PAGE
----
Miserden  Gloucestershire


In 1870-72, John Marius Wilson's Imperial Gazetteer of England and Wales described Miserden like this:

MISERDEN, a village and a parish in Stroud district, Gloucester. The village stands 5 miles NNE of Brimscombe r. station, and 6½ NE by E of Stroud; and has a post office under Cirencester. The parish contains also the hamlets of Camp and Sutgrove. Acres, 2,434. Real property, £3,296. ...

Pop., 503. Houses, 105. The property is divided among a few. The manor belonged to the Musards in the time of King John; passed to the Despencers, the Mortimers, and others; and, with Miserden House, belongs now to Sir John Rolt. Miserden Park is the seat of W. H. Hitchock, Esq.; and Sutgrove House, of D. Yarnton Mills, Esq. A castle was built by the Musards in the time of King John, and the site of it is still discernible. The living is a rectory in the diocese of Gloucester and Bristol. Value, £500.* Patron, the Rev. Y. Mills. The church comprises nave, aisles, and chancel, with a monumental chapel and a low embattled tower; the chancel and the chapel were rebuilt, and the rest of the edifice was restored, in 1866; and the church contains a fine alabaster monument of 1644 to Sir William Sandis, a monument of 1614 to W. Kingston, a figured tablet of 1625 to Anthony Partridge, and a curious old tombstone to some of the Warneford family. There are a national school, and charities £18.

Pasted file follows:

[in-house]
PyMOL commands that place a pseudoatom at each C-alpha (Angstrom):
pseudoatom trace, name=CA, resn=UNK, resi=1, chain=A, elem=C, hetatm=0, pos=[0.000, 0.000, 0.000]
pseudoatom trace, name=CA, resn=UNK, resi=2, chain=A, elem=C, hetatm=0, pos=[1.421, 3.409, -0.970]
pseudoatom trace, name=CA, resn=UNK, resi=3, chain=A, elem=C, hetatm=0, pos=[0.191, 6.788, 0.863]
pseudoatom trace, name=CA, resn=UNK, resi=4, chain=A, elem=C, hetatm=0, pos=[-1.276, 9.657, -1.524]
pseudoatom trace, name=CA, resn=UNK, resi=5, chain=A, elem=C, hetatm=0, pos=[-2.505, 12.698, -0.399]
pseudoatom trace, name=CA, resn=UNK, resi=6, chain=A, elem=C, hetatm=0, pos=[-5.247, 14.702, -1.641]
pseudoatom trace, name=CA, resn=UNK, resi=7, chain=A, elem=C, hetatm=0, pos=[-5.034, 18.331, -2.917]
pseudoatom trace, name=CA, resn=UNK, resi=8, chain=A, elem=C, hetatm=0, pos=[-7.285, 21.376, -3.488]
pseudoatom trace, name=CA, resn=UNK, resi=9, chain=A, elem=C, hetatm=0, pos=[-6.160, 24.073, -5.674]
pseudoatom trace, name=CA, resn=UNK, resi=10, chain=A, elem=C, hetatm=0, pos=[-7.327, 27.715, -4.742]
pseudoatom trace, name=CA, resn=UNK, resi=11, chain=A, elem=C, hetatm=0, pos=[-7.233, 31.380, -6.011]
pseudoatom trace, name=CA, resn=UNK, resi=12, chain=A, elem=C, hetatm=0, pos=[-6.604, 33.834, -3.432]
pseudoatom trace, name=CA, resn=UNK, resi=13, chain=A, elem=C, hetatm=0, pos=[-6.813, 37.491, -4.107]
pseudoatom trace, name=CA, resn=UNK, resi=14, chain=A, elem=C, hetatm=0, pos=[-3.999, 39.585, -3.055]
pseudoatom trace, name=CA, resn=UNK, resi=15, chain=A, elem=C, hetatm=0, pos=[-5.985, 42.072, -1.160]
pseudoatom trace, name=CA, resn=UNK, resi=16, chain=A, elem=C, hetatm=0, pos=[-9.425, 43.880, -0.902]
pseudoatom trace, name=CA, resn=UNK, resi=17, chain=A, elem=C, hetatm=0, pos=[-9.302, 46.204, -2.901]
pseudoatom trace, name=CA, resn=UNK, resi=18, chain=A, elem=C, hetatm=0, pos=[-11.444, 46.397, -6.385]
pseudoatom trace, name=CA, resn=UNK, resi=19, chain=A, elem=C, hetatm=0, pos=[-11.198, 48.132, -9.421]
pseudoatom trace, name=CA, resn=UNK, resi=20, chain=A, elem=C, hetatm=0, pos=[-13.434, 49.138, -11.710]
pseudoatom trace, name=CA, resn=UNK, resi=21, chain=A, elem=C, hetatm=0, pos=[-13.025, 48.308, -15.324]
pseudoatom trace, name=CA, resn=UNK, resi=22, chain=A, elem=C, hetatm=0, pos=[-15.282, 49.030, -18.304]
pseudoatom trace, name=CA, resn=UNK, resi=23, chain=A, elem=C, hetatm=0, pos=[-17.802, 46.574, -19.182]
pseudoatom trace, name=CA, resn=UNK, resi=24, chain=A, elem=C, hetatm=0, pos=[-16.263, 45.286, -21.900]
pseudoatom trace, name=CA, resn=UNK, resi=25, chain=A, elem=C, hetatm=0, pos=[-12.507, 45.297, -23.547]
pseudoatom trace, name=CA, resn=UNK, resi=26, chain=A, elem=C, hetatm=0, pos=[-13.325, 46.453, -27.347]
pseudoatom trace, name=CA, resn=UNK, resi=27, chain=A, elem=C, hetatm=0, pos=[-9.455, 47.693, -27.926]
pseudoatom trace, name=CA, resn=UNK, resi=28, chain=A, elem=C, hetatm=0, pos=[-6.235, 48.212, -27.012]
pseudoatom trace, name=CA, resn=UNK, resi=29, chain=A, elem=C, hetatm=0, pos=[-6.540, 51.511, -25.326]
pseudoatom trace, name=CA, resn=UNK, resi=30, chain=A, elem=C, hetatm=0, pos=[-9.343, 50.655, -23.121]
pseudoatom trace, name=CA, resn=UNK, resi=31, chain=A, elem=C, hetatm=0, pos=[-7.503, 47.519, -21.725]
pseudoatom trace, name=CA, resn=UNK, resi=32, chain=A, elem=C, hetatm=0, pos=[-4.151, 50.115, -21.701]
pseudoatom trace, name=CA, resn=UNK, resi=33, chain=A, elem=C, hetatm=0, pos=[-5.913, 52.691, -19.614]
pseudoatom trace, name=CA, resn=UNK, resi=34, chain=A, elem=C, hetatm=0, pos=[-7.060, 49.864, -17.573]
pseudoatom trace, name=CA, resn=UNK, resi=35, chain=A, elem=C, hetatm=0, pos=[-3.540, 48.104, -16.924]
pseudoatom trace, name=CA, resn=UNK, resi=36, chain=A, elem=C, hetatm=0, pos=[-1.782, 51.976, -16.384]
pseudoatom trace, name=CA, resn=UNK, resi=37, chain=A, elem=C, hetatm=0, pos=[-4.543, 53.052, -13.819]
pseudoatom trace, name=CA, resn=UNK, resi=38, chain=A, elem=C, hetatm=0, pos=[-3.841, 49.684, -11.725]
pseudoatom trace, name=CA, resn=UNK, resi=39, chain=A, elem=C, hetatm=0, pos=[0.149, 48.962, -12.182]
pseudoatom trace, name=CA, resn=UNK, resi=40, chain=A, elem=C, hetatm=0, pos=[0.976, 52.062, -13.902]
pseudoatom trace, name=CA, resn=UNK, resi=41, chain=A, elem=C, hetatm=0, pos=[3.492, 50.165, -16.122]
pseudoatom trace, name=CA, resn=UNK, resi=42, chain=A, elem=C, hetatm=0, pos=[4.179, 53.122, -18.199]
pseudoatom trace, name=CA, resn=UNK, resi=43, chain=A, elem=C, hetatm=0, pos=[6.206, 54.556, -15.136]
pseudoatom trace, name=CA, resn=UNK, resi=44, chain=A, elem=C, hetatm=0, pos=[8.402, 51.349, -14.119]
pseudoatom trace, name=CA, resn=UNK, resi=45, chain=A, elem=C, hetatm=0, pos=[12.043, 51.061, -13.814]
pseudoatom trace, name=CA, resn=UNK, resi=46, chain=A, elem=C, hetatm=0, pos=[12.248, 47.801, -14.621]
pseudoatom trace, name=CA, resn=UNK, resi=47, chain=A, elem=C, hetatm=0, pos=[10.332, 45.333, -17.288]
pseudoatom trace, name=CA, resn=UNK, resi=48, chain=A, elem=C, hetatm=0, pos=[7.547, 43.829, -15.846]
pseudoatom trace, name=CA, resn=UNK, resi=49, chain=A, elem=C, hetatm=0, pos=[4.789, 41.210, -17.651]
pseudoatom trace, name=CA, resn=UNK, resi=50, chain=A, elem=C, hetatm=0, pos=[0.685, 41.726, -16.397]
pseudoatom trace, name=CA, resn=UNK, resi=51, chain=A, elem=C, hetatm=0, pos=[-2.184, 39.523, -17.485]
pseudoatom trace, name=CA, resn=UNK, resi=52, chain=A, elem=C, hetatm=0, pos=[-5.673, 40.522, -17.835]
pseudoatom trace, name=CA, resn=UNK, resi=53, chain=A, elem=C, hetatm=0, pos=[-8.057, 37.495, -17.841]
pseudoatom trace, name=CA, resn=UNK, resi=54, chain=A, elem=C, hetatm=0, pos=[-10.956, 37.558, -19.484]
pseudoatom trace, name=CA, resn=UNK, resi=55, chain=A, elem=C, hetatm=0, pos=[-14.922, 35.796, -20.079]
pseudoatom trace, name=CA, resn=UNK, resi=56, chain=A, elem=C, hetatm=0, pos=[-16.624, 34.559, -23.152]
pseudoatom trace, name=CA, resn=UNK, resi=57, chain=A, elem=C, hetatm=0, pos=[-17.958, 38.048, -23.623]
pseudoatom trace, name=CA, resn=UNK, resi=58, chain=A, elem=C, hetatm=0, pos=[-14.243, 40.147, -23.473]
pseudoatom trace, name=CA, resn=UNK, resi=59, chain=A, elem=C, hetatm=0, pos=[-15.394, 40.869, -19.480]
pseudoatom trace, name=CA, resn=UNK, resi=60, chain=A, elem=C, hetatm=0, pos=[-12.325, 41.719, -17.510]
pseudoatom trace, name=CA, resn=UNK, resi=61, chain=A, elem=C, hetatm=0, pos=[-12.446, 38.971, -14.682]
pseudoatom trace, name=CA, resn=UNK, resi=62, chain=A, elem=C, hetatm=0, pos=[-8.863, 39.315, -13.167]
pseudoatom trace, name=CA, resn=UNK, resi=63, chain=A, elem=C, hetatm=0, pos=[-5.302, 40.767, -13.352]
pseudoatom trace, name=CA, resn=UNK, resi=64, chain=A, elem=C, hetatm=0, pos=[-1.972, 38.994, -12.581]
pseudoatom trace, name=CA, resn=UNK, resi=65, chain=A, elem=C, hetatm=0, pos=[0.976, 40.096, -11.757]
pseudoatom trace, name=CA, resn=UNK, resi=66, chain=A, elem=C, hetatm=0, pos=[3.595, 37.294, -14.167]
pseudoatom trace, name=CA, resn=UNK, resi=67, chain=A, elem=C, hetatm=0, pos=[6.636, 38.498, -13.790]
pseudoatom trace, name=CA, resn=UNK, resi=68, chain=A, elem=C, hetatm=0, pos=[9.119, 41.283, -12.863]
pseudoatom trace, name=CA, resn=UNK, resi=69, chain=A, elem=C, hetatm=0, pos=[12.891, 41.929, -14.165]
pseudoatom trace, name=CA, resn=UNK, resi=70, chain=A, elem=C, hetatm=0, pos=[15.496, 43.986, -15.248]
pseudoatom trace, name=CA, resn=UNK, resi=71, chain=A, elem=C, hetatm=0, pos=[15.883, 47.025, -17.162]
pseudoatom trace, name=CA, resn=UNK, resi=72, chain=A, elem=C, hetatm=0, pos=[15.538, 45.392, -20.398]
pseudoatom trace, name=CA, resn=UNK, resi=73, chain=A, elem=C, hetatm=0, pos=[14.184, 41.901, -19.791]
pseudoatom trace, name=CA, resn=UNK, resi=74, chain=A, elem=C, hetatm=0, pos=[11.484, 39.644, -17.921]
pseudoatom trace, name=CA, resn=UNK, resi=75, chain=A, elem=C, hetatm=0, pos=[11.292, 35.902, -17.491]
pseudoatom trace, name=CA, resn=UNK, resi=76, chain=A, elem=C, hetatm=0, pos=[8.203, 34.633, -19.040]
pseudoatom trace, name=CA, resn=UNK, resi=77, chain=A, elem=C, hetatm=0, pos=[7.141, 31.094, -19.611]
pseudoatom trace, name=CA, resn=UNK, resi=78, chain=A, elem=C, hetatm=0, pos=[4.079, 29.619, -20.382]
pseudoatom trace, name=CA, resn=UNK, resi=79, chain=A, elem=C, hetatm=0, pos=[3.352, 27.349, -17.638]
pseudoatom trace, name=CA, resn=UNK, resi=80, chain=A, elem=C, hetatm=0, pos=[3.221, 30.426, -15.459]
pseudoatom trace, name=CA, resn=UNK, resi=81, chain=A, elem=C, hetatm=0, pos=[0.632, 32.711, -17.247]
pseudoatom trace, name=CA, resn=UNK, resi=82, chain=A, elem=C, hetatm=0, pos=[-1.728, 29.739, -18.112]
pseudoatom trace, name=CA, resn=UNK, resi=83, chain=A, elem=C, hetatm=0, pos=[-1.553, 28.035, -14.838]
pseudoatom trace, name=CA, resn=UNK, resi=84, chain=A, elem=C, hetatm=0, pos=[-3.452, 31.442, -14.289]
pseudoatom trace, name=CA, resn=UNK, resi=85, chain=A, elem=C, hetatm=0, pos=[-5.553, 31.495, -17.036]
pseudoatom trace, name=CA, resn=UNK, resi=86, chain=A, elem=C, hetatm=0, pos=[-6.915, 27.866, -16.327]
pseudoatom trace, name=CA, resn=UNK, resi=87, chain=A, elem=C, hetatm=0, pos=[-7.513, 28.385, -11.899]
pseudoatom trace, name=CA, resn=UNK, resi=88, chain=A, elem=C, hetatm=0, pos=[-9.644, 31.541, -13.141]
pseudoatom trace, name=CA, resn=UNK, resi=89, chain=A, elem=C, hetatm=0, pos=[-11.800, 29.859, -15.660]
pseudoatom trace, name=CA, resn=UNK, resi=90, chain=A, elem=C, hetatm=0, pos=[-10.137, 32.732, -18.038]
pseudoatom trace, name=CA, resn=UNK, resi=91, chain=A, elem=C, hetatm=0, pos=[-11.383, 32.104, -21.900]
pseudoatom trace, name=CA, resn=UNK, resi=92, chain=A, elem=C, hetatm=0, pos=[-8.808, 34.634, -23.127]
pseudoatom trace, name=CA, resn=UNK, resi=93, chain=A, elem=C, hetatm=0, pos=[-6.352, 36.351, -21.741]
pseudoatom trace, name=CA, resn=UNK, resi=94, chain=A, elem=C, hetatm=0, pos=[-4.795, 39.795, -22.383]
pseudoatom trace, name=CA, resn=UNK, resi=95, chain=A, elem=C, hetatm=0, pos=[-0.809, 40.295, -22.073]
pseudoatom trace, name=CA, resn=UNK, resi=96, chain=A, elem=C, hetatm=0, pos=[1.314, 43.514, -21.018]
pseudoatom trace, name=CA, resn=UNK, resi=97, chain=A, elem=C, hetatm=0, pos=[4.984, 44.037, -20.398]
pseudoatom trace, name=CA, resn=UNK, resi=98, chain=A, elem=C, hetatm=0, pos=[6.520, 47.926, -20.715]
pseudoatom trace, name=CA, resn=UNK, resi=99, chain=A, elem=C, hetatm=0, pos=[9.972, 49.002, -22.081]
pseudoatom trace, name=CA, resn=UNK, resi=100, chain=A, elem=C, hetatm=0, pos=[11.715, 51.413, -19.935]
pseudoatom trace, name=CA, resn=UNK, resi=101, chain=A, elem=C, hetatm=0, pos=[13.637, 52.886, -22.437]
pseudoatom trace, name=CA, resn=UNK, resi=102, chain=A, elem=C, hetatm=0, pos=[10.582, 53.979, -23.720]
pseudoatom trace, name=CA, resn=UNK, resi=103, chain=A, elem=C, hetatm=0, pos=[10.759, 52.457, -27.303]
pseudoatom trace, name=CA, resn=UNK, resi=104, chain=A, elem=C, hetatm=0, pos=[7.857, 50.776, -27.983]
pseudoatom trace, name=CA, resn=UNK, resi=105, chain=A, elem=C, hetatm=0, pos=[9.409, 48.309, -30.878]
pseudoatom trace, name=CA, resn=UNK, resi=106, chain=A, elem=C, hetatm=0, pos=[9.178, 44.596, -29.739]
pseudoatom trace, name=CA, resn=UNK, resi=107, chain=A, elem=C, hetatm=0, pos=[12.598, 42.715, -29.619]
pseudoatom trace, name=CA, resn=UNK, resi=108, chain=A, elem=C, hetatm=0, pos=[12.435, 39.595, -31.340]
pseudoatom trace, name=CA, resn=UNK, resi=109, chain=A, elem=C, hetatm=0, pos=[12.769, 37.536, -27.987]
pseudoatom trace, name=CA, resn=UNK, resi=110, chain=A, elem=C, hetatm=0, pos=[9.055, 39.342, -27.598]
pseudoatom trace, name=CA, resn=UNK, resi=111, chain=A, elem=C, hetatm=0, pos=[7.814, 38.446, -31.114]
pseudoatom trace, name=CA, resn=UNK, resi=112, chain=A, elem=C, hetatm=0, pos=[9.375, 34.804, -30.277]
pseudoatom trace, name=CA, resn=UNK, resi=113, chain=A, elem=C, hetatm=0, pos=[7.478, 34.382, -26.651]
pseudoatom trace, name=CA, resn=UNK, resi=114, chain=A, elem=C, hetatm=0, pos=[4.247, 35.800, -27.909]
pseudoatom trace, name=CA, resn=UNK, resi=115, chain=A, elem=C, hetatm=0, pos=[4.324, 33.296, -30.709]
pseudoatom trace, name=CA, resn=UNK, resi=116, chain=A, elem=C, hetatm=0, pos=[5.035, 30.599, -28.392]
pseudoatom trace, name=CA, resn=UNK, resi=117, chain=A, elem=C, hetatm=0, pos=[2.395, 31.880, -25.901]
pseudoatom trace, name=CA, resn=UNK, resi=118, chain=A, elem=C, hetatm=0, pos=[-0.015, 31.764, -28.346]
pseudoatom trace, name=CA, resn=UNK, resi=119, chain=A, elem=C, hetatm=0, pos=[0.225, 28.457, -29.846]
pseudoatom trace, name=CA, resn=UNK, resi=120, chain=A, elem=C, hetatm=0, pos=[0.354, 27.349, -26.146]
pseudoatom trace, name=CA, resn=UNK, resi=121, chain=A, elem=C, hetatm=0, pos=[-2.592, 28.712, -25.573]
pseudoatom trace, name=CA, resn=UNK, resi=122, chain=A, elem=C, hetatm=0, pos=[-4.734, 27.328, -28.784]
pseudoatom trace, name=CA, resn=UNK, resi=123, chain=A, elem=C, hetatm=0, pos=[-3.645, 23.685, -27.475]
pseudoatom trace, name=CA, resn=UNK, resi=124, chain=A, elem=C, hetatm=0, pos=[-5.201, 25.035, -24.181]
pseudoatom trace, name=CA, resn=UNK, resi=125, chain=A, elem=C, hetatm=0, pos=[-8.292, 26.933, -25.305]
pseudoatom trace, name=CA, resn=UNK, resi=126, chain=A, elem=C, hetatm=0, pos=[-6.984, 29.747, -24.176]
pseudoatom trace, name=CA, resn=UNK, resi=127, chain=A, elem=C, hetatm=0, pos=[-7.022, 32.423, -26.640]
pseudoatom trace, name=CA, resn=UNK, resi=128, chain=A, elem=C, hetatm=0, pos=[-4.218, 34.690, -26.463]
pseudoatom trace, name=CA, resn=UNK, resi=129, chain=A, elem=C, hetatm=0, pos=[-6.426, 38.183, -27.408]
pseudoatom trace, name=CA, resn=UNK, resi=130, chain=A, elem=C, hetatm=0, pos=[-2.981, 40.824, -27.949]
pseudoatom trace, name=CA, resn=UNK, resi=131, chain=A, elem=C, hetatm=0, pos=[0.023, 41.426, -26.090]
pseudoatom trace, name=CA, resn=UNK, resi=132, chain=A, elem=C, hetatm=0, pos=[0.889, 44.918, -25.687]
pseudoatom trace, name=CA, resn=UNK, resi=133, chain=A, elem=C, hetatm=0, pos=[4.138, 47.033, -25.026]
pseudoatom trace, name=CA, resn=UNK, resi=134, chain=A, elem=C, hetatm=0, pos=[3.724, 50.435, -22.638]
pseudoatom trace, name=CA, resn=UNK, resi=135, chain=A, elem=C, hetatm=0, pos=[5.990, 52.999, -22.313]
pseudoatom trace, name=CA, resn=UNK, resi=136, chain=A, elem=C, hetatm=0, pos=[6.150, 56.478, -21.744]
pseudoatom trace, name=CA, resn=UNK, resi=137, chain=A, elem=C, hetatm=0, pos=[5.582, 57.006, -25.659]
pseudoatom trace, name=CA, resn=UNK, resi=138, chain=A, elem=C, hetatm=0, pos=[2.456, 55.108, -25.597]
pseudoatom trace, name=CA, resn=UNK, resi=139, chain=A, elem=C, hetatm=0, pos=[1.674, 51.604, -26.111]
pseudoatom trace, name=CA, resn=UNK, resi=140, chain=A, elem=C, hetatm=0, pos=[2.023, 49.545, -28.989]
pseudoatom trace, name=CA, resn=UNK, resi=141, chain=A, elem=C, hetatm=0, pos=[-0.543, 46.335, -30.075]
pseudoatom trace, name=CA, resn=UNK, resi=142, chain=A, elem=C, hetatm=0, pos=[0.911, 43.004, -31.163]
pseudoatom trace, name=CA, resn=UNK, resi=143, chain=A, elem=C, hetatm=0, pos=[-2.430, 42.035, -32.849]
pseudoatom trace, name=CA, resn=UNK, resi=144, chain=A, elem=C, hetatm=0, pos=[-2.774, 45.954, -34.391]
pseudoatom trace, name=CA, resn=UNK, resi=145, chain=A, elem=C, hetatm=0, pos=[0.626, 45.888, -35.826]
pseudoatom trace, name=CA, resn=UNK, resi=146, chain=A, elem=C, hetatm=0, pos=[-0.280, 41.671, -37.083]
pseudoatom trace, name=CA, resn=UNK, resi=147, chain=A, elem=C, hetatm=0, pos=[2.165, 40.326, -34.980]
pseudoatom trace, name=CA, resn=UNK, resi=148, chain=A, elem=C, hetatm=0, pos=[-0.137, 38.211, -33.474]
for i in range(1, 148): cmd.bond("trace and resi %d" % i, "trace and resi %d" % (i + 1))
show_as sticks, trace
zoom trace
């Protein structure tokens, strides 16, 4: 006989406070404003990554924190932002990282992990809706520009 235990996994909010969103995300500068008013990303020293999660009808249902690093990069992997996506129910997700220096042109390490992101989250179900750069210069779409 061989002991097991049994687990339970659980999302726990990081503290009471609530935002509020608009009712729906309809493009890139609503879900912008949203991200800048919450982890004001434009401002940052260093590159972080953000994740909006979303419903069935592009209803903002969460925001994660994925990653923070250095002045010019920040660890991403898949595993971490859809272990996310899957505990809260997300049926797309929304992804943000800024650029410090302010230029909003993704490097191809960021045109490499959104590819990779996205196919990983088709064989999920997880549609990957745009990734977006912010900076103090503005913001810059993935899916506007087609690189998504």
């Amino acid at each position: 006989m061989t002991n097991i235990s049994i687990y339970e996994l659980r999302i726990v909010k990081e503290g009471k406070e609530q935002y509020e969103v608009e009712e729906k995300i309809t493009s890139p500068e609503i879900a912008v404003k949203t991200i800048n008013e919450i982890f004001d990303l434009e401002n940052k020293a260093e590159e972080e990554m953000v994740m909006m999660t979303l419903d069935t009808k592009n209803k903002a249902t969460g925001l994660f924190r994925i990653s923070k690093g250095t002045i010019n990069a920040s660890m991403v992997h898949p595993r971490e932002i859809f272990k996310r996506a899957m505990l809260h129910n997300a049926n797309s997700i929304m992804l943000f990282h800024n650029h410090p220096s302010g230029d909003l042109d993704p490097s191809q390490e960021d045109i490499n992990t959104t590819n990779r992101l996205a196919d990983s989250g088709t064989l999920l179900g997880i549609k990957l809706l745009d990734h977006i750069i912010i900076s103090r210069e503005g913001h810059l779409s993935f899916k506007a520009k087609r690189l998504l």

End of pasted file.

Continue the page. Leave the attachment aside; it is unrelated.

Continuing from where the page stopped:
Miserden through time

Miserden is now part of Stroud district. Click here for graphs and data of how Stroud has changed over two centuries. For statistics about Miserden itself, go to Units and Statistics.

How to reference this page:

GB Historical GIS / University of Portsmouth, History of Miserden, in Stroud and Gloucestershire | Map and description, A Vision of Britain through Time.


Date accessed: 16th August 2022

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